Note however that neither article mentioned anything about any individual who authorized, directed, or implemented the conduct in question suffering any negative consequence or paying any penalty. These reports are preliminary, so it may be that such penalties are part of the final settlement. But it is also possible that this settlement becomes another, and particularly flagrant example of health care corporate executive impunity.
If no one turns out to have to pay a penalty for training physicians to lie to the government, and giving them kick-backs to prescribe a possibly useless and likely harmful medicine, what will deter other executives from authorizing and directing such actions again to make more money? Note in the Bloomberg article:
Sales of Depakote 'rocketed to over $1.4 billion per year' as a result of improper marketing, according to a complaint filed in February by ex-Abbott sales representative Meredith McCoyd. 'Compensation for senior executives soared as well.'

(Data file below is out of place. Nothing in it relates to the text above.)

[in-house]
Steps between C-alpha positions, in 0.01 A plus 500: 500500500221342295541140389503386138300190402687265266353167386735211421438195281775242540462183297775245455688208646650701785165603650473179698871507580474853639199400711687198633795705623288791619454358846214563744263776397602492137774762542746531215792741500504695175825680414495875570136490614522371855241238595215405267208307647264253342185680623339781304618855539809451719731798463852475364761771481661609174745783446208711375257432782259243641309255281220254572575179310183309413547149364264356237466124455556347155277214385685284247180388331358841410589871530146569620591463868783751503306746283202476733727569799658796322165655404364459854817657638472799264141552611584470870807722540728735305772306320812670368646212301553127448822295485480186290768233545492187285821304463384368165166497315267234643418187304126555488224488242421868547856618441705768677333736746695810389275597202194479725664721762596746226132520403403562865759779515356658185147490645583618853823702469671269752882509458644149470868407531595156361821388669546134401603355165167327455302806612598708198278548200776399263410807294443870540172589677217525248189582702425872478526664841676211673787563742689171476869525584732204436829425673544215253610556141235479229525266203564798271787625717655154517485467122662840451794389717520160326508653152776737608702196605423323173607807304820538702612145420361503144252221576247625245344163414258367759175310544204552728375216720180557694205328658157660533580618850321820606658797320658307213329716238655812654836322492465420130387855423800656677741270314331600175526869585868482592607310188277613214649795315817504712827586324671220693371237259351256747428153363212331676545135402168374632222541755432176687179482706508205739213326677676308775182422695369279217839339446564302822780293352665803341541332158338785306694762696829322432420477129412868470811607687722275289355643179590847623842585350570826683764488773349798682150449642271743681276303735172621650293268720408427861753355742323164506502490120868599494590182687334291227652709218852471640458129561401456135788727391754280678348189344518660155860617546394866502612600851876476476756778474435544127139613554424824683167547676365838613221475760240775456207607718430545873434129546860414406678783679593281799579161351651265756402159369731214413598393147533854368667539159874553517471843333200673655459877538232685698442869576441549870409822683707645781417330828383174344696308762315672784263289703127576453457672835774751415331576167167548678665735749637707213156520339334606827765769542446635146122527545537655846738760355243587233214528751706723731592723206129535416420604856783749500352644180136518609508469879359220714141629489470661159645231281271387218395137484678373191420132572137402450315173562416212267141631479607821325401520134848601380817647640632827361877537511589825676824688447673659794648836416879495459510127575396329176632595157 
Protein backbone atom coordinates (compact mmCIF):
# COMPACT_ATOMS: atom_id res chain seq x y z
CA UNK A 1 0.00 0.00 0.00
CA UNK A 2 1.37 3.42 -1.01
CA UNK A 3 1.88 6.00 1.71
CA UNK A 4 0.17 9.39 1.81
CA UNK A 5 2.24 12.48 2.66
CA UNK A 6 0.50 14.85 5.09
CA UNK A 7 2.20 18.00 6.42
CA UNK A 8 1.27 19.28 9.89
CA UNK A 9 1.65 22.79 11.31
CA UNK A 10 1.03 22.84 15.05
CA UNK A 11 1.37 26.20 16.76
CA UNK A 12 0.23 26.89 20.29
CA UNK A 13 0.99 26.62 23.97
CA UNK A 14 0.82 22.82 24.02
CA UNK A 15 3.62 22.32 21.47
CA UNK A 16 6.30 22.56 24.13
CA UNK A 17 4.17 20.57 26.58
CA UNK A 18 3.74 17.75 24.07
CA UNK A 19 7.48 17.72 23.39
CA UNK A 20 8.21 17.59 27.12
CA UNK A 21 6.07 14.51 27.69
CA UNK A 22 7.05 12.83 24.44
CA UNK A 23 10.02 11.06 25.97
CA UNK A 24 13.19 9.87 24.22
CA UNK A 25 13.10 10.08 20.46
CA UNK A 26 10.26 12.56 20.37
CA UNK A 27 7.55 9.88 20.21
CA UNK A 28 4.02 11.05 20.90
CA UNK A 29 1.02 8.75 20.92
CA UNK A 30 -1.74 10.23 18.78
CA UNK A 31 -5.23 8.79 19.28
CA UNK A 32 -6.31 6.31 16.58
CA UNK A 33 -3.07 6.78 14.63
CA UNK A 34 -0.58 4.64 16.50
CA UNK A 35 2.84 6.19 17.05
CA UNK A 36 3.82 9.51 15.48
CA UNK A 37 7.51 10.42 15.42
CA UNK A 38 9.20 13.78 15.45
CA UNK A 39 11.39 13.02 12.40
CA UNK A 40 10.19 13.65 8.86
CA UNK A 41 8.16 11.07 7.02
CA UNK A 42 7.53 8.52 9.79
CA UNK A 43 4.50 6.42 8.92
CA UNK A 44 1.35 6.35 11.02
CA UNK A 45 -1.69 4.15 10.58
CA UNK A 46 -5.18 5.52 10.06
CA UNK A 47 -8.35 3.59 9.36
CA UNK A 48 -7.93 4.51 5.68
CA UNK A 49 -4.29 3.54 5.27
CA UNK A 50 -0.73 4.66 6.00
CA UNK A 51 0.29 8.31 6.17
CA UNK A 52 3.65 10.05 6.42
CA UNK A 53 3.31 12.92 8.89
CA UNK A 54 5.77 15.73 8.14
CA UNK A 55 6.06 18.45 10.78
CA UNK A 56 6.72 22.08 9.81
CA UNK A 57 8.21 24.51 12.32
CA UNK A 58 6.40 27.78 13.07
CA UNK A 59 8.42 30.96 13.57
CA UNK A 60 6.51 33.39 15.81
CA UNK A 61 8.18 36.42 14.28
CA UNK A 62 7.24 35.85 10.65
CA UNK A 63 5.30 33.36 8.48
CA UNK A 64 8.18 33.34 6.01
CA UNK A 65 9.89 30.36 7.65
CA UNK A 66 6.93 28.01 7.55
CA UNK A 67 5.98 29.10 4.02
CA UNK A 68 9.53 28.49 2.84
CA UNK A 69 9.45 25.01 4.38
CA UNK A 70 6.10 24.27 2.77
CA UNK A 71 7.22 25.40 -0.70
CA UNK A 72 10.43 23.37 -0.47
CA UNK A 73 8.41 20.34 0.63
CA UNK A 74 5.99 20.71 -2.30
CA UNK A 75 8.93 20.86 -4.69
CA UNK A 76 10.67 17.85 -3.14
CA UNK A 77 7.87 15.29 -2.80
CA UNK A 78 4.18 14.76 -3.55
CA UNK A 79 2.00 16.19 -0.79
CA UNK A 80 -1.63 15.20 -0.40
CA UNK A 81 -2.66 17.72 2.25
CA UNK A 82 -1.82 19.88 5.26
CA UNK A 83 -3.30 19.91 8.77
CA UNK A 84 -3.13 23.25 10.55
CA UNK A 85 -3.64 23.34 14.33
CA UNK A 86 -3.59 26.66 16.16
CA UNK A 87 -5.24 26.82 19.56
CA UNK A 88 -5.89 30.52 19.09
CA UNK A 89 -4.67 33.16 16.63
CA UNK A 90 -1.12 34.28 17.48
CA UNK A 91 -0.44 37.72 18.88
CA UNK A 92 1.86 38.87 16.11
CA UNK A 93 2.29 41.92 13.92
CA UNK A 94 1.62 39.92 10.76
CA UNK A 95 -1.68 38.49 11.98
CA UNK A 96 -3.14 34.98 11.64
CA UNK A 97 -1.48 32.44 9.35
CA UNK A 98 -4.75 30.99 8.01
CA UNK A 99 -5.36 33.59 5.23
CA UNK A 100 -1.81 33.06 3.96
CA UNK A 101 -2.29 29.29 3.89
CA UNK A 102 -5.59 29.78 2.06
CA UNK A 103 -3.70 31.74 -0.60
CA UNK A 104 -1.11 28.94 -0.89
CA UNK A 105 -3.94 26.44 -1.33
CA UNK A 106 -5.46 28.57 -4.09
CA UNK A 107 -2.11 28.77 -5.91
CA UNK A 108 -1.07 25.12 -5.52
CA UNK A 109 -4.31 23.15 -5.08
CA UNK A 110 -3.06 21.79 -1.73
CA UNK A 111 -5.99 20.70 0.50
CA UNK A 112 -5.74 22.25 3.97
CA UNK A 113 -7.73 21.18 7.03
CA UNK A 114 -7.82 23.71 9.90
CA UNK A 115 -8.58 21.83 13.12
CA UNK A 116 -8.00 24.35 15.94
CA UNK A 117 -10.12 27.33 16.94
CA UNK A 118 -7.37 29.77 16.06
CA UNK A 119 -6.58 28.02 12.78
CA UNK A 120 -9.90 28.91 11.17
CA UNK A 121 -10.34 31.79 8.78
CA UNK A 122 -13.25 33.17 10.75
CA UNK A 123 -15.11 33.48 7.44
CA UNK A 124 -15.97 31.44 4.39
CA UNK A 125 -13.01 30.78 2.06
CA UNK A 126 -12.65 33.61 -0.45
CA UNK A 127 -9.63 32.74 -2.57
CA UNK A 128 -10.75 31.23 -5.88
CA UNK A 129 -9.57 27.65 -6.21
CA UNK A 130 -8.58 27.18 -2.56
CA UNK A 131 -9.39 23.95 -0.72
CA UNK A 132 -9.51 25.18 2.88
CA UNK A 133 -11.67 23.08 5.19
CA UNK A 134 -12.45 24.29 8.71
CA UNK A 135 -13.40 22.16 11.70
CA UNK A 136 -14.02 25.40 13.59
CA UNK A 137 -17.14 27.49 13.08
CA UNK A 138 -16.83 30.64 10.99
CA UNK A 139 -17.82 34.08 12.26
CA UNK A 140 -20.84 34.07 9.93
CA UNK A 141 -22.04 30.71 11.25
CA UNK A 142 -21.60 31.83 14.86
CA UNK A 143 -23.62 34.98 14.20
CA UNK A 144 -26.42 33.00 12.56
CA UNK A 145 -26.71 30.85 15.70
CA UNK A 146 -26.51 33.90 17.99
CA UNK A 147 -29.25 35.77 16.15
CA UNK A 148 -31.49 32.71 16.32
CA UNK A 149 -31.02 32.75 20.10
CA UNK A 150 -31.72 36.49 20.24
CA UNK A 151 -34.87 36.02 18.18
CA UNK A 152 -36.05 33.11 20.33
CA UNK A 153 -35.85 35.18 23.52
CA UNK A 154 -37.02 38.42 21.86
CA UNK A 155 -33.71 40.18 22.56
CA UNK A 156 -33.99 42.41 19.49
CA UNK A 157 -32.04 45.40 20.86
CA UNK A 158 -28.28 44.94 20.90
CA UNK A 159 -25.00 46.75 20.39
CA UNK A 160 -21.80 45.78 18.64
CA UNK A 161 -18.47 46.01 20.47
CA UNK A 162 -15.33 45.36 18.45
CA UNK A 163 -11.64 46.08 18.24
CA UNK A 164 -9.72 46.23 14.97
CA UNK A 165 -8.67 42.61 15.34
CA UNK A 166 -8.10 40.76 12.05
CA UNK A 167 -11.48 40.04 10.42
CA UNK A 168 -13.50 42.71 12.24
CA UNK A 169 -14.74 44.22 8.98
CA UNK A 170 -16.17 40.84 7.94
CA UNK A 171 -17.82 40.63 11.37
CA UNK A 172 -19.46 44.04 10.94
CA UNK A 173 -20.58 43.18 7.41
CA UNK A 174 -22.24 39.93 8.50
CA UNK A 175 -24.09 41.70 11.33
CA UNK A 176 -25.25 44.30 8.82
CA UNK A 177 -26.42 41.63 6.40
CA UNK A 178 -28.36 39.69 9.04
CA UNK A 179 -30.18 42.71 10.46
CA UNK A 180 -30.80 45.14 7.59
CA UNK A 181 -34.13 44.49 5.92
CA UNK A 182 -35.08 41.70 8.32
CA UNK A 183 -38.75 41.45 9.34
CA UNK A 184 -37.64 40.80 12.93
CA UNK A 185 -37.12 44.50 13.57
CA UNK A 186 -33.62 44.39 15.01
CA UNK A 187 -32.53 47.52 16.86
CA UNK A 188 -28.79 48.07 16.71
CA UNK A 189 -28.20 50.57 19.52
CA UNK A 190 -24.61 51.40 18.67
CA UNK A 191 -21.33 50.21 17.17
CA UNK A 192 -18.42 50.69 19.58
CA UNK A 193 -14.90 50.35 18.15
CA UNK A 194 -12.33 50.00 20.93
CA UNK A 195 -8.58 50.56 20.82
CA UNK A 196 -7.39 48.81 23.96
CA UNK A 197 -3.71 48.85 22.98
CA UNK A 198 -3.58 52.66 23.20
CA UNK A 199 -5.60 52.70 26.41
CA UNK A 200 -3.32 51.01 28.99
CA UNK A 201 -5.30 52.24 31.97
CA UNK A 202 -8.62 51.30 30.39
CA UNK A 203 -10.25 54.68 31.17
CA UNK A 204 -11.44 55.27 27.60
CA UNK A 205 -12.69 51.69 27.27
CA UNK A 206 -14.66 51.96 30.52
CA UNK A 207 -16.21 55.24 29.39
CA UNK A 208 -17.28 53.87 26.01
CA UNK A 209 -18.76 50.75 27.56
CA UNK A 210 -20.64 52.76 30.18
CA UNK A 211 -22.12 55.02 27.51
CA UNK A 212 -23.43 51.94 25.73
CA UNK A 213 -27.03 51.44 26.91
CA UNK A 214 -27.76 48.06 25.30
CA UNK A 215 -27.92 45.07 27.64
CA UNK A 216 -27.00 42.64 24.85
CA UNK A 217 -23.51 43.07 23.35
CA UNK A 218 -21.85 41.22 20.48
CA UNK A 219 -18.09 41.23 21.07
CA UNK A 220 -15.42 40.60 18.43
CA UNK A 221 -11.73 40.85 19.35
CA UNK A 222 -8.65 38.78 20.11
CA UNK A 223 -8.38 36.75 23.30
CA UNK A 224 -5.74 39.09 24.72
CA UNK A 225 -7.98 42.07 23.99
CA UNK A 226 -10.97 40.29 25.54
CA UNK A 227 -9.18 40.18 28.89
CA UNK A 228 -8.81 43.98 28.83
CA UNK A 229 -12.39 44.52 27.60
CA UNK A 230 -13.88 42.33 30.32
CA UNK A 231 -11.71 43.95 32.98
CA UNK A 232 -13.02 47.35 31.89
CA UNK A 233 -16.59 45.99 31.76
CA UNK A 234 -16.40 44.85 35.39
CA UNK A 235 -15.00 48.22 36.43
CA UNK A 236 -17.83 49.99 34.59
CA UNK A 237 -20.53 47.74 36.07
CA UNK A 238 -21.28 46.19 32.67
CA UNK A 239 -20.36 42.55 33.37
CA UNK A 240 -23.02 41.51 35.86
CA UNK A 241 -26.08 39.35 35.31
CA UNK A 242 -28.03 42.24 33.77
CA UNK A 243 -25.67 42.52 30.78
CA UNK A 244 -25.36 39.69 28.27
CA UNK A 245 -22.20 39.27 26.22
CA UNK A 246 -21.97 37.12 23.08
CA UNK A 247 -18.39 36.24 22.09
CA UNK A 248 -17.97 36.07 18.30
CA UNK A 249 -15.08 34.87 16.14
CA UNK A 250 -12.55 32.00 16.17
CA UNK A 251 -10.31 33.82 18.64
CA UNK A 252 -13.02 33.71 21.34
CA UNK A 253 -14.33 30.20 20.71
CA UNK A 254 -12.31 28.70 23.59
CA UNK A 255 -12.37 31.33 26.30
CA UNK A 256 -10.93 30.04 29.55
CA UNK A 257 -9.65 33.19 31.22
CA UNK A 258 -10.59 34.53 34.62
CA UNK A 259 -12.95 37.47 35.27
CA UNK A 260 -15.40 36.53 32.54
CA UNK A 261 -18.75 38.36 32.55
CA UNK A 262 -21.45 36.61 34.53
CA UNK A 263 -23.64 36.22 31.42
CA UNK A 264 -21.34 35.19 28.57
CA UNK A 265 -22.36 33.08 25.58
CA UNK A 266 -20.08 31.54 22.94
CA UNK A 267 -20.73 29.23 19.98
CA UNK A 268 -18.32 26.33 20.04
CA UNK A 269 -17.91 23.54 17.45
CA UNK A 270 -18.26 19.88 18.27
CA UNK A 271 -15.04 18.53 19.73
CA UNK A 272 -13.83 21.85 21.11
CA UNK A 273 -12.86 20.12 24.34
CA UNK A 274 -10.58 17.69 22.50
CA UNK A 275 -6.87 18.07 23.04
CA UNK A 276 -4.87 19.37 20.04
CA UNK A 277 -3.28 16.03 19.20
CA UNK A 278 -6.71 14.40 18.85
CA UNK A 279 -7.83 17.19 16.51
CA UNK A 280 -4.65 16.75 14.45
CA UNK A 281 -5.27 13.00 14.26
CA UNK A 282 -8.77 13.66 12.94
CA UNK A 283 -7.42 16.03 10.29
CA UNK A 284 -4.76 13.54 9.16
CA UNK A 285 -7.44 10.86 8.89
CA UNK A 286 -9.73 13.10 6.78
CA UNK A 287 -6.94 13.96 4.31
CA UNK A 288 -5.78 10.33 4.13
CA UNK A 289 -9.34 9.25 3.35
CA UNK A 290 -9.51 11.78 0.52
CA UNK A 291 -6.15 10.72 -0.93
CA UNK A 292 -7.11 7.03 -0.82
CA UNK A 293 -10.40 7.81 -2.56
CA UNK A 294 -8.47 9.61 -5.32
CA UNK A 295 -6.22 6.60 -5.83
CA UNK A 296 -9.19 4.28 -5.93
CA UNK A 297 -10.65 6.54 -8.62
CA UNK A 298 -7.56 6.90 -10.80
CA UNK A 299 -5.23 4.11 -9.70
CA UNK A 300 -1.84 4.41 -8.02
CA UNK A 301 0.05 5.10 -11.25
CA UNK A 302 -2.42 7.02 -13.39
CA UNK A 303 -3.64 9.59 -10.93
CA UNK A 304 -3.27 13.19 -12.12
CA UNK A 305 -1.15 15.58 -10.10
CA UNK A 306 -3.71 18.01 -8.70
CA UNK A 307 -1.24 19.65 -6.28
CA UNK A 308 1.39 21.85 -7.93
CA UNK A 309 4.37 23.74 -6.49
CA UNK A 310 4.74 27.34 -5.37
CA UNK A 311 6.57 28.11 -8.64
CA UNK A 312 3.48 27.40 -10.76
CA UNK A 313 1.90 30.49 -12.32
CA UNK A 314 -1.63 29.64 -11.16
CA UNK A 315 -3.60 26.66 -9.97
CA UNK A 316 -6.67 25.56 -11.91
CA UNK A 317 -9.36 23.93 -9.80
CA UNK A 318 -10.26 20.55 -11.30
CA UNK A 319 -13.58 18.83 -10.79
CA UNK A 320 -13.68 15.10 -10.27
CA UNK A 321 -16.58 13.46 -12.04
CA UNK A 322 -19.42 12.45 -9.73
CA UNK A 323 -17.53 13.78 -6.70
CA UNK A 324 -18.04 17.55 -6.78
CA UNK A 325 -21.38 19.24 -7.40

Furthermore, if no one turns out to have to pay a penalty for these actions, this case will just contribute to the ongoing demoralization of health care professionals. It will be another example of how insiders take advantage of the system for their personal gain, to the disadvantage of patients, and at further cost to an already overly expensive health care system that fails to provide adequate access and quality care.
So I repeat, repeat, repeat... to really deter bad behavior, those who authorized, directed or implemented bad behavior must be held accountable. As long as they are not, expect the bad behavior to continue. Real health care reform needs to make health care leaders accountable, and especially accountable for the bad behavior that helped make them rich.